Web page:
I have a strange affinity for ducks. It probably started with my roommate Krista who would scream with joy every time she saw one and tell us in a high-pitched squeal how she wanted to steal them all and take them home with us.
The ducks in the duck pond near my apartment are not normal ducks. They are what my Biology teacher calls “psychotic ducks”. It’s true. They would never fit in with wild ducks because they have grown too accustomed to human interaction and they expect an offering of bread or some sort of food if you are around. After my afternoon classes, I love to stop and sit by the duck pond or the river that trails the southern end of campus to watch their quirky antics as they fight over pieces of bread, run away from exuberant children, and try to quack louder than all the other ducks. Besides the giant tortoises at the zoo, these ducks are probably my favorite creatures.
Today, I was walking towards the stairs on the south end of campus when I saw one lone duck by the MARB. I was perplexed at how it had managed to come that far on campus. I can barely travel up the 131 flights of stairs it takes to get up to south campus but I suppose possessing wings would remedy that problem. The duck was contentedly scavenging through the leaves in search for food, trying to gnaw on an acorn over here, trying to eat a girl’s shoe over there.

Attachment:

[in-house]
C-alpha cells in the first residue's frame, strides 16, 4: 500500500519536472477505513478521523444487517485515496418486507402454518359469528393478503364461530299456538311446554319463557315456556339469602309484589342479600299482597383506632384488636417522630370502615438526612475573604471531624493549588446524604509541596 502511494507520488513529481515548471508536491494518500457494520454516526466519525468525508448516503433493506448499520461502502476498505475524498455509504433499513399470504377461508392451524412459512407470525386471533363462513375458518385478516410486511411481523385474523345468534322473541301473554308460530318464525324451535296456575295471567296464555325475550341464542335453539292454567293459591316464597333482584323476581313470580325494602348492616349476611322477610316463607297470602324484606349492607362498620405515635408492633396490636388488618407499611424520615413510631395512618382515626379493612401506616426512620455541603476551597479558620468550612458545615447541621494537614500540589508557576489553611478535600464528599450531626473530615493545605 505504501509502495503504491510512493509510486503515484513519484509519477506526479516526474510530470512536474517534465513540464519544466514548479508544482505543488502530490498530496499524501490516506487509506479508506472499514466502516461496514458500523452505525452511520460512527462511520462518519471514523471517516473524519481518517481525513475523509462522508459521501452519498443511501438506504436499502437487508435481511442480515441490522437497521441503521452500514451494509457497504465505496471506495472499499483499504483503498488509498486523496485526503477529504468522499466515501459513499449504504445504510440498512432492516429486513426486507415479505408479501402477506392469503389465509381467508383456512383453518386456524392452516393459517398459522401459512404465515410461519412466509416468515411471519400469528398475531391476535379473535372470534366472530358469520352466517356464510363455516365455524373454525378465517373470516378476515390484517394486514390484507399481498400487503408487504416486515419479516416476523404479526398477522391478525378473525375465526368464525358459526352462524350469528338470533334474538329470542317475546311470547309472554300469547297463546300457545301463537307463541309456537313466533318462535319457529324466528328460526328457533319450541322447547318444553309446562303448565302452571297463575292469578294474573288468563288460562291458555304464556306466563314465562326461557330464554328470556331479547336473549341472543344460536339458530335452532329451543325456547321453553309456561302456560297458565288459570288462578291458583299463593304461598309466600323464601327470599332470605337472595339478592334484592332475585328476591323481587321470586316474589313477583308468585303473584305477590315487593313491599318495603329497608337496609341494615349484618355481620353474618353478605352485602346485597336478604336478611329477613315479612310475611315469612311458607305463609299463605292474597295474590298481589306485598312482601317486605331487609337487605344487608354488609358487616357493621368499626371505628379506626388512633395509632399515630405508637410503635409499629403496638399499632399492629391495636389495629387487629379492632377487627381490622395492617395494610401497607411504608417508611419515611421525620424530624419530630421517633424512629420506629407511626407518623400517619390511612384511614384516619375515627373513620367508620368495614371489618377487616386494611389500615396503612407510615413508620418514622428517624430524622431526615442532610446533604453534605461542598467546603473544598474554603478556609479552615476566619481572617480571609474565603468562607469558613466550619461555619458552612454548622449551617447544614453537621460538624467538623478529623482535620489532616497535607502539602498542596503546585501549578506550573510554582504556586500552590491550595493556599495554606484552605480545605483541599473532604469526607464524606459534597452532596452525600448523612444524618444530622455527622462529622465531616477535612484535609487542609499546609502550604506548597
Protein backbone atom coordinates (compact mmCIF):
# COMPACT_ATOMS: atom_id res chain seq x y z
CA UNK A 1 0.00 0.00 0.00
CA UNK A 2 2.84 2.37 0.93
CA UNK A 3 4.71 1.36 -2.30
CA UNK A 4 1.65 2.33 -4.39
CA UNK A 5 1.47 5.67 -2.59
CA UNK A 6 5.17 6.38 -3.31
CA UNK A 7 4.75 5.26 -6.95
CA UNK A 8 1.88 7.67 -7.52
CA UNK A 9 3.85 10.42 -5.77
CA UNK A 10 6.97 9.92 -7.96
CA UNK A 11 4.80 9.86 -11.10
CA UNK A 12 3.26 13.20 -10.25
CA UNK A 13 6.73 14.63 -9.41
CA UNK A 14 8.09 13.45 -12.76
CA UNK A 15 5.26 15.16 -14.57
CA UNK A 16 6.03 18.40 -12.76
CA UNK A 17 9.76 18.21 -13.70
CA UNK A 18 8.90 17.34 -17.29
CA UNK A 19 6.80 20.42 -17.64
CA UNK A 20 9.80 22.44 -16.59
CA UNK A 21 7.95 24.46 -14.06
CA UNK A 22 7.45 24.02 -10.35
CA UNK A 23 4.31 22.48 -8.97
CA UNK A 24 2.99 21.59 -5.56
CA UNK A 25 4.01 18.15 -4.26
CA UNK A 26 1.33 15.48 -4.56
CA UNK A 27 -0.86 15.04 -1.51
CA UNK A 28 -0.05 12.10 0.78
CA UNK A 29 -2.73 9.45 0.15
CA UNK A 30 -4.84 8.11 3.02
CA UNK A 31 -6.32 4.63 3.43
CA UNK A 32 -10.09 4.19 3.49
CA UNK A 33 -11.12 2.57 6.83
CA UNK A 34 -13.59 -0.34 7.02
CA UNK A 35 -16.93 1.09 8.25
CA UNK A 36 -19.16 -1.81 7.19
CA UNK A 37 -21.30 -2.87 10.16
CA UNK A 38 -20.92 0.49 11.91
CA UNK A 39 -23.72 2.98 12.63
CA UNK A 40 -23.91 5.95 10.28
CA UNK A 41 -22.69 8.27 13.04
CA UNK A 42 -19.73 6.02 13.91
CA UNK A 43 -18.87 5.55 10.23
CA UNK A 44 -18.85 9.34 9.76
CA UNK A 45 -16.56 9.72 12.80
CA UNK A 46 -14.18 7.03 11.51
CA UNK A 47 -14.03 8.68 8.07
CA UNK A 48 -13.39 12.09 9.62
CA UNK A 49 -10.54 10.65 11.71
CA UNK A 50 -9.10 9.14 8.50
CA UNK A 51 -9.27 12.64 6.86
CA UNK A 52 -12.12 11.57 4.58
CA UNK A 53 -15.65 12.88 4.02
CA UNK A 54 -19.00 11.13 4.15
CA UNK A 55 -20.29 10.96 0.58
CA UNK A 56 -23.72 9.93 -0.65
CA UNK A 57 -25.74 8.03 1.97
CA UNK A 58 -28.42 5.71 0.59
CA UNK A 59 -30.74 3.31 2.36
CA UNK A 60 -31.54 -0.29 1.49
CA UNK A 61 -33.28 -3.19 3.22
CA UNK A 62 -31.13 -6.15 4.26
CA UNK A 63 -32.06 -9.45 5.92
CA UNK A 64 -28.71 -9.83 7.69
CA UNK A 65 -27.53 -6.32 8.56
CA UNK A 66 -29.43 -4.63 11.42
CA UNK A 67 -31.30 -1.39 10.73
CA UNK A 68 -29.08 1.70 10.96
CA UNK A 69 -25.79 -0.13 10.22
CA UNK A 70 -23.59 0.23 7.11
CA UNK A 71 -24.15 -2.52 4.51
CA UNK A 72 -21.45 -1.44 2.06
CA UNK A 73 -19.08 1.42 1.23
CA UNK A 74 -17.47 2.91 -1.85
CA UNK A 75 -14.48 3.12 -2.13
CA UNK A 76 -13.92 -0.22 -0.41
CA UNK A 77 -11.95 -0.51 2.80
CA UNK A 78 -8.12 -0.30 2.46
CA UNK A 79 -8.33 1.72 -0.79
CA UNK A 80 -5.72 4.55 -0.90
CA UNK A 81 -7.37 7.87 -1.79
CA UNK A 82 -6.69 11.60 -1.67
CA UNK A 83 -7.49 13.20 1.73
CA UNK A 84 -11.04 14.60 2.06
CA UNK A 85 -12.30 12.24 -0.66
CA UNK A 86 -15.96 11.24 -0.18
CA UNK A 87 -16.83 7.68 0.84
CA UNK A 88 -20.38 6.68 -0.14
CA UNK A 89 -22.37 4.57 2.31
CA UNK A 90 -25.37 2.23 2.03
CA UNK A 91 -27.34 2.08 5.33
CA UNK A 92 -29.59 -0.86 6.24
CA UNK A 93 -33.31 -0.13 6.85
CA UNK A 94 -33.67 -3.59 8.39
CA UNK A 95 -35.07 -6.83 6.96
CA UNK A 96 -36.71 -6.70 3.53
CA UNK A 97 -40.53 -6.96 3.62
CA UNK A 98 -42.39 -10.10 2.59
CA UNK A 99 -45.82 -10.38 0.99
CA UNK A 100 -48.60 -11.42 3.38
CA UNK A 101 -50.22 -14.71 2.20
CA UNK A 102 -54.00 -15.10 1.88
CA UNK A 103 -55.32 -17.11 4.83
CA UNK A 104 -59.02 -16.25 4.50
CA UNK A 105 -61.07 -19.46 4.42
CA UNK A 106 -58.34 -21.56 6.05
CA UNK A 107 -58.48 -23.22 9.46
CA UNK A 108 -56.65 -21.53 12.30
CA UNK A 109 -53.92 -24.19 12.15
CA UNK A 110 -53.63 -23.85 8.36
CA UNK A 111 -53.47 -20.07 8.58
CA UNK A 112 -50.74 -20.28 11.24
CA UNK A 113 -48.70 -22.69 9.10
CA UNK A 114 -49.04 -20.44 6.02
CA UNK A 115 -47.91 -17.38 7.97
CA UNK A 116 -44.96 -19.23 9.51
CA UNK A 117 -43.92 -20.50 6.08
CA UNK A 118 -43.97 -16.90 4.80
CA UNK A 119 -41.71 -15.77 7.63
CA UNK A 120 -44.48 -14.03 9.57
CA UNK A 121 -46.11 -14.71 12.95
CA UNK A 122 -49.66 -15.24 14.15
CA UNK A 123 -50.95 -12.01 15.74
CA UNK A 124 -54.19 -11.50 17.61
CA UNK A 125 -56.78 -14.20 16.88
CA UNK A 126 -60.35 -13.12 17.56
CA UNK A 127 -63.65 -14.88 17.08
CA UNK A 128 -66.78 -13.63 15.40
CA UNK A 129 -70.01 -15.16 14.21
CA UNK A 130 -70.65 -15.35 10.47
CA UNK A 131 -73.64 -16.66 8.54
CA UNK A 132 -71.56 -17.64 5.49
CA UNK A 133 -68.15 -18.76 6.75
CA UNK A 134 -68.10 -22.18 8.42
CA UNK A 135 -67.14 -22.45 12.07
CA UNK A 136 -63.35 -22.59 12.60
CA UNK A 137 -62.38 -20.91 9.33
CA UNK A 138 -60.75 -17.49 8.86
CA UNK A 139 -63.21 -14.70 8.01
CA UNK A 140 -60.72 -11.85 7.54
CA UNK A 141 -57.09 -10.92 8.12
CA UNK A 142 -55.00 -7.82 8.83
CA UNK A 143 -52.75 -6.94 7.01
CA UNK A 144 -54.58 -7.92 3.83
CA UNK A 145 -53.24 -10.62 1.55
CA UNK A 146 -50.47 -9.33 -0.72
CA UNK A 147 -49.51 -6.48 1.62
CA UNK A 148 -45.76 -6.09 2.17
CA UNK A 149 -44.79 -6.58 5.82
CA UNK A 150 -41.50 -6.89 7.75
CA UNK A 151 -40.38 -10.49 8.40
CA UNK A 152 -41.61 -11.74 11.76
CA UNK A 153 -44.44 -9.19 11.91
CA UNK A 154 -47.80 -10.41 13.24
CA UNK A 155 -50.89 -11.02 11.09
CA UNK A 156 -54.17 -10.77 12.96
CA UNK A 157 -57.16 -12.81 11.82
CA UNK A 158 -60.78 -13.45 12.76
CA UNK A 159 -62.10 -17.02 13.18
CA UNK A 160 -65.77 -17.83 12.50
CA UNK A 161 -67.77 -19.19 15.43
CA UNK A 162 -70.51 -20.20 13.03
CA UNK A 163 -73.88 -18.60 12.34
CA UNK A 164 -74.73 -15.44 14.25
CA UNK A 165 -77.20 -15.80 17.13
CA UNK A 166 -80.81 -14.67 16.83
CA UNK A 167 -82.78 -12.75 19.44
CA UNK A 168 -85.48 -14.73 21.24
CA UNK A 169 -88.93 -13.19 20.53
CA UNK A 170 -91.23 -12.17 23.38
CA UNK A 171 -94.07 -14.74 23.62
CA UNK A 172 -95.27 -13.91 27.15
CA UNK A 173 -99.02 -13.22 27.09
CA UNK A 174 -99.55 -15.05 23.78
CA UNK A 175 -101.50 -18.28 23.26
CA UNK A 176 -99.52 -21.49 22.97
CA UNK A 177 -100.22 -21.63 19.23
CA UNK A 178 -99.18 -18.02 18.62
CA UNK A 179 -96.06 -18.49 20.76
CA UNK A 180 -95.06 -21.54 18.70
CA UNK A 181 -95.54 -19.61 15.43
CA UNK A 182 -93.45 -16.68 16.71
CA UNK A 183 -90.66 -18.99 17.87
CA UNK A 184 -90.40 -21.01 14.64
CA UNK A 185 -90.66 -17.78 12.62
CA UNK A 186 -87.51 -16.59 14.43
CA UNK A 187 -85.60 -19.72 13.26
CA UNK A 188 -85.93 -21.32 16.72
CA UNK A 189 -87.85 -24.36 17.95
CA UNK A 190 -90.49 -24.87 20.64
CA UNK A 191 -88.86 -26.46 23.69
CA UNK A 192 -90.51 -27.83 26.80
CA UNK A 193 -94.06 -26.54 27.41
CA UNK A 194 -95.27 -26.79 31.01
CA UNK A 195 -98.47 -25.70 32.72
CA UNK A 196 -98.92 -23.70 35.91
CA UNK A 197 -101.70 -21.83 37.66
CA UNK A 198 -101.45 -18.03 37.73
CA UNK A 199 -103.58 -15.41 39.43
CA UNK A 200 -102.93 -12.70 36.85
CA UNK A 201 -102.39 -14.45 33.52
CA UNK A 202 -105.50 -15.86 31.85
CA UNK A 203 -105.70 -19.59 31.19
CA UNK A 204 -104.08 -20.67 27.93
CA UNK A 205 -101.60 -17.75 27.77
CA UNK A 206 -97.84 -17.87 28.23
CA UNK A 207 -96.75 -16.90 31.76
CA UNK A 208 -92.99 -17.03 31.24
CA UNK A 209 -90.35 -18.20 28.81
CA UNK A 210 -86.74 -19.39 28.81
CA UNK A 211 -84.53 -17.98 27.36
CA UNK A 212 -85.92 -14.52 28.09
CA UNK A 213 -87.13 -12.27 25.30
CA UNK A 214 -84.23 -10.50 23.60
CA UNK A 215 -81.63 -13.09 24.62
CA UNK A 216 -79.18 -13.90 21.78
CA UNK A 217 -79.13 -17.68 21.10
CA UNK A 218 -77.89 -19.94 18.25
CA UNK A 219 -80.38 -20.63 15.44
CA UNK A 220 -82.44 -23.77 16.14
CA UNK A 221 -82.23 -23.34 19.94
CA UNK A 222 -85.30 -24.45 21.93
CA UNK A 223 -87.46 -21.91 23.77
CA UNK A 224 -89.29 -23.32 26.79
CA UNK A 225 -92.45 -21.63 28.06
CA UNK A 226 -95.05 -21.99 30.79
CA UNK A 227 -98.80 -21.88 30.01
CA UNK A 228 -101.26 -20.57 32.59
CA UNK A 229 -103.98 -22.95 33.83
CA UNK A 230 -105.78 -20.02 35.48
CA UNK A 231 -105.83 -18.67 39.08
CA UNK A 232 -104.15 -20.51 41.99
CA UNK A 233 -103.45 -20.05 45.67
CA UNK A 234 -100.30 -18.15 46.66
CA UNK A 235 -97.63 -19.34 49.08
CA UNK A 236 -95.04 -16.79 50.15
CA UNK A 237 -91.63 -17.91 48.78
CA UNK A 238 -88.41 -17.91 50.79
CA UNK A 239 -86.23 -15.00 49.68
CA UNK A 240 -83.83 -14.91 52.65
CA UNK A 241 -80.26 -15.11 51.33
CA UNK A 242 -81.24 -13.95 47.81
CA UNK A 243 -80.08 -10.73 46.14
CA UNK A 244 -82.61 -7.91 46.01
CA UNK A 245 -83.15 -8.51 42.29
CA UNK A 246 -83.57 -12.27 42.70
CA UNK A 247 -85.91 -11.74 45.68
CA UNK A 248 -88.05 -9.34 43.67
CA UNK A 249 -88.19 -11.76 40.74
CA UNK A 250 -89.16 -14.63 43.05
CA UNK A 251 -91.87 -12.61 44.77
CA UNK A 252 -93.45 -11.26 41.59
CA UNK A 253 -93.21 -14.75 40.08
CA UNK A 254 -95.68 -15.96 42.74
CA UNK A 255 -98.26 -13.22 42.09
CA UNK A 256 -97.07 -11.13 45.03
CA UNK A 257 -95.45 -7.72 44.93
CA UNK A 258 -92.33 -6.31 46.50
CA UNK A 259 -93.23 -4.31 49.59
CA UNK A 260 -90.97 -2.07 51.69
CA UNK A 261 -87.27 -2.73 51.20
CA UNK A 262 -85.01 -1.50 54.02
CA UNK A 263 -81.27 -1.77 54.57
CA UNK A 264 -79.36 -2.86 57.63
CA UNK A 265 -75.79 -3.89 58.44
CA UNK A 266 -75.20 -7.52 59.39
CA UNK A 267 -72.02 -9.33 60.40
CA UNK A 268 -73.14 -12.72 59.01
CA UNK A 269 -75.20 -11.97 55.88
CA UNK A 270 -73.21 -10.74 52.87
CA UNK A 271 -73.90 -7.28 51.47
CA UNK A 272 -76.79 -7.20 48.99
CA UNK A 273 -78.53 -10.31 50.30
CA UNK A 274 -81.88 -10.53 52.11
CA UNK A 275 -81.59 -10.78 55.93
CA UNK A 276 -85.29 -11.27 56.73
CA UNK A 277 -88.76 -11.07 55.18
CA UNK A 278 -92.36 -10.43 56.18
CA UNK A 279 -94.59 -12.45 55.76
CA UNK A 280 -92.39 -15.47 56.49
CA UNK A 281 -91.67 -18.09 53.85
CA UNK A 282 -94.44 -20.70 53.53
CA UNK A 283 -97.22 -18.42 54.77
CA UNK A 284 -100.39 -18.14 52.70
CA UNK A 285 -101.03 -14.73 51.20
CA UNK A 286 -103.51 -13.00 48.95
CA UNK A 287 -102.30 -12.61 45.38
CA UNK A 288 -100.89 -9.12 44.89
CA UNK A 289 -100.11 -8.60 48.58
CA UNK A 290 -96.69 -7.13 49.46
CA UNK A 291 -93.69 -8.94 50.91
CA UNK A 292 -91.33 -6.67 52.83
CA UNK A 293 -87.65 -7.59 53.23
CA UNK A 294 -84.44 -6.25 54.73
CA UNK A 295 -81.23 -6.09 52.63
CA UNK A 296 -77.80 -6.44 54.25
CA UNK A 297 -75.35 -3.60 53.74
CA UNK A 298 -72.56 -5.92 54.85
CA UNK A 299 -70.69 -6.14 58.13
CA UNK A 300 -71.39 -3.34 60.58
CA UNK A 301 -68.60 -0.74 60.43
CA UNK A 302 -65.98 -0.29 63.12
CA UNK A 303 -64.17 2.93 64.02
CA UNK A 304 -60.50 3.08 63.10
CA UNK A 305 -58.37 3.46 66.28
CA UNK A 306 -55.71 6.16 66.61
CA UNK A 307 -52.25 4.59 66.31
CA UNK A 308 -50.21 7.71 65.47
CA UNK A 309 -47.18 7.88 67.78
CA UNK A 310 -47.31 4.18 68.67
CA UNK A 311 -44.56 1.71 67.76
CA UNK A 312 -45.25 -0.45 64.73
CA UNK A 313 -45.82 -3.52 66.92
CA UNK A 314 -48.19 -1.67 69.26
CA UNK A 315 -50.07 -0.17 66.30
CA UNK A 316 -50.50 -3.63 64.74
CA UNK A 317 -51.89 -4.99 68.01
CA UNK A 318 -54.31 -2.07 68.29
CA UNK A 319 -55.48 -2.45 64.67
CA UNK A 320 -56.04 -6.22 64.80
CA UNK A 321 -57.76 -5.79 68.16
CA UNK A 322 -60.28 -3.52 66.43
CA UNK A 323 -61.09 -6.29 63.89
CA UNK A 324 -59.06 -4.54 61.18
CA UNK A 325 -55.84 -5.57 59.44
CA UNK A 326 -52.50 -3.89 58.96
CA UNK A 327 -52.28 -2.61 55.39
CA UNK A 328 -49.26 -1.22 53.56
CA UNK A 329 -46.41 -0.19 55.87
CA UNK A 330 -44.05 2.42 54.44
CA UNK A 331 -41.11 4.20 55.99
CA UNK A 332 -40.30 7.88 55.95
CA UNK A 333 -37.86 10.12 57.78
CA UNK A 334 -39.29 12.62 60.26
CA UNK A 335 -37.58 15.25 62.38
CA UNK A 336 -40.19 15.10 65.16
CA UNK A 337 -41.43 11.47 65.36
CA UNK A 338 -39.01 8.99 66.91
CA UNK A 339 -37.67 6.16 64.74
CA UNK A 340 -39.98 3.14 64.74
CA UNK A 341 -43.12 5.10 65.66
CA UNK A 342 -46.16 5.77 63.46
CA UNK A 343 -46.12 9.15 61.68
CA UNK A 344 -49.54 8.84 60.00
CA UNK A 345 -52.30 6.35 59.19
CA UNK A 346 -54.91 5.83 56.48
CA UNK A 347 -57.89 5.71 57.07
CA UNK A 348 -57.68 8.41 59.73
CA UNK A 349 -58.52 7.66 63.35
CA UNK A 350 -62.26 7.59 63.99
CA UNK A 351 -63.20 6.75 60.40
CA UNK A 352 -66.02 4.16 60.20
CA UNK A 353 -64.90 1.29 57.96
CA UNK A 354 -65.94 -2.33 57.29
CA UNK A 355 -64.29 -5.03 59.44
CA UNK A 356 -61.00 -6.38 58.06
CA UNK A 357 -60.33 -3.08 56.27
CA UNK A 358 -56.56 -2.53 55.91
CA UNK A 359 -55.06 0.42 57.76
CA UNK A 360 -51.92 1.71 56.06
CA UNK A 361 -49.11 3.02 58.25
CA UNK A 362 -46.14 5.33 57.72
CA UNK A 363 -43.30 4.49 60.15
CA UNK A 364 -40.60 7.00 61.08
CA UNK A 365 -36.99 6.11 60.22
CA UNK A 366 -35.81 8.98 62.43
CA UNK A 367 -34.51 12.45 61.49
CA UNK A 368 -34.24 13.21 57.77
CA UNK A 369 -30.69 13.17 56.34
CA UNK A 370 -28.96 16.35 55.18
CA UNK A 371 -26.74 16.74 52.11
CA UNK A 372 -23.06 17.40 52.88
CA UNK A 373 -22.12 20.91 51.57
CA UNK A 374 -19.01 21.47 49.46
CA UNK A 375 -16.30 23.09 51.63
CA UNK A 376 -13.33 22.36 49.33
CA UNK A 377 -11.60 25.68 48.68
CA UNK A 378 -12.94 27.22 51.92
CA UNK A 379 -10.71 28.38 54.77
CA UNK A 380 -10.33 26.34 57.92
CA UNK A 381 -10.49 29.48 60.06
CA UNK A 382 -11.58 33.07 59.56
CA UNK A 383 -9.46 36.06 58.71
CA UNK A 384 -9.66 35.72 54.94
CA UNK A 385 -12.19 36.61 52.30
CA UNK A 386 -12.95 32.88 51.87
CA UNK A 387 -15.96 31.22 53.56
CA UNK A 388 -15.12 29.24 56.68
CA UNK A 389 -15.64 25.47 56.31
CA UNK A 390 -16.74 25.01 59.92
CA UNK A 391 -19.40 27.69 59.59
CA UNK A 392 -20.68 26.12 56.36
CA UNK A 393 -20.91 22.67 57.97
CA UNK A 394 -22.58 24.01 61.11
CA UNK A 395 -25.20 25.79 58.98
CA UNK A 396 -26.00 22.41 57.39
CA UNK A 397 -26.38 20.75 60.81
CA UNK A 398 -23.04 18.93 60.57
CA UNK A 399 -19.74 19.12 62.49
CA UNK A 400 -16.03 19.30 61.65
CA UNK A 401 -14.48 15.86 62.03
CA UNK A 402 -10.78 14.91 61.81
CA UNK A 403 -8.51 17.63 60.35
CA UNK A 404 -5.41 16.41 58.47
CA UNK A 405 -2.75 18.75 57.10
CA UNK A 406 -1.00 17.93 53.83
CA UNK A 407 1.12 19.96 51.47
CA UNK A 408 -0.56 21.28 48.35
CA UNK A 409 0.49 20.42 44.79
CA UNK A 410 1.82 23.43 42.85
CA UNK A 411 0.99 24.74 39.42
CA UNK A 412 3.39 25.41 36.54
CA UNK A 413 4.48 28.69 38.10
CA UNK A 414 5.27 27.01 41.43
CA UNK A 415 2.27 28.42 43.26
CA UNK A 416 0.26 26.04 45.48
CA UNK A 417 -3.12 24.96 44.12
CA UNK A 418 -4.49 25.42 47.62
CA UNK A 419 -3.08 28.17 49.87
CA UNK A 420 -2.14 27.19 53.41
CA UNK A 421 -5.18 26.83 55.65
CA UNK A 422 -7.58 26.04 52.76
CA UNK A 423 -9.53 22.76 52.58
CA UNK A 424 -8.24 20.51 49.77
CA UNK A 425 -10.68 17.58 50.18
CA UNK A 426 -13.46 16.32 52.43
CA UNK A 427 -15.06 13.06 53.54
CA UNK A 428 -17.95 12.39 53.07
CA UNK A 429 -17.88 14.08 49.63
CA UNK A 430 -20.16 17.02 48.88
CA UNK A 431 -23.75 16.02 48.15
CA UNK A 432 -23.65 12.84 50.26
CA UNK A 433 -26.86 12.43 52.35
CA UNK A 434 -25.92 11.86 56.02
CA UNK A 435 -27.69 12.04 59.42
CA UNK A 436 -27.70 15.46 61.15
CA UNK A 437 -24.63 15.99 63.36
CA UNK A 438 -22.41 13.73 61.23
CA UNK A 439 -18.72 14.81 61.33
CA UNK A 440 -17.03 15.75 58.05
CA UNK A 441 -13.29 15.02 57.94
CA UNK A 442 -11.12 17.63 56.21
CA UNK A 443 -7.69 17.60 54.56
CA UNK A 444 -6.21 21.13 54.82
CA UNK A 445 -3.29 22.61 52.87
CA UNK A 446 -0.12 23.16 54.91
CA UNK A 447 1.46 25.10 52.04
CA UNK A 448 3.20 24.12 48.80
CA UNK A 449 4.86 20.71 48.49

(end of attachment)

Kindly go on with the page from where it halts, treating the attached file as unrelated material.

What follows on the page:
As I began to walk down the stairs, I saw something that explained the strange appearance of the duck. The river, usually a flowing current of water passing over rocks and plants, had been drained. The poor duck had probably woken up this morning and discovered that his favorite fishing point had been taken away. I realize that it was drained to prepare for the inevitable freeze and that winter’s cruel temperatures are already upon us, but it was strangely sad to me to see the empty river.
The passage of time is irrevocable as are the events that transpire during that time. You can’t avoid it. You cannot wake up one day in December and simply decide that it is summer or that it is Friday when it is really Wednesday. Despite what the Peter Pan song tells us, you cannot simply wish upon a star and expect all of your dreams to come true.
I’ve discovered that the most important things do not come instantaneously. They come after lots of planning, sleepless nights spent studying for a midterm, and some really bad days. That doesn’t mean the important things will never happen; it just means we have to patient and wait out the storm.
Don’t worry, little duck. Your river will not always be empty. One day, when winter has passed and the sun is more than a suggestion, you will find that your river will be filled once more and it will be more wonderful to you than it was before you had lost it.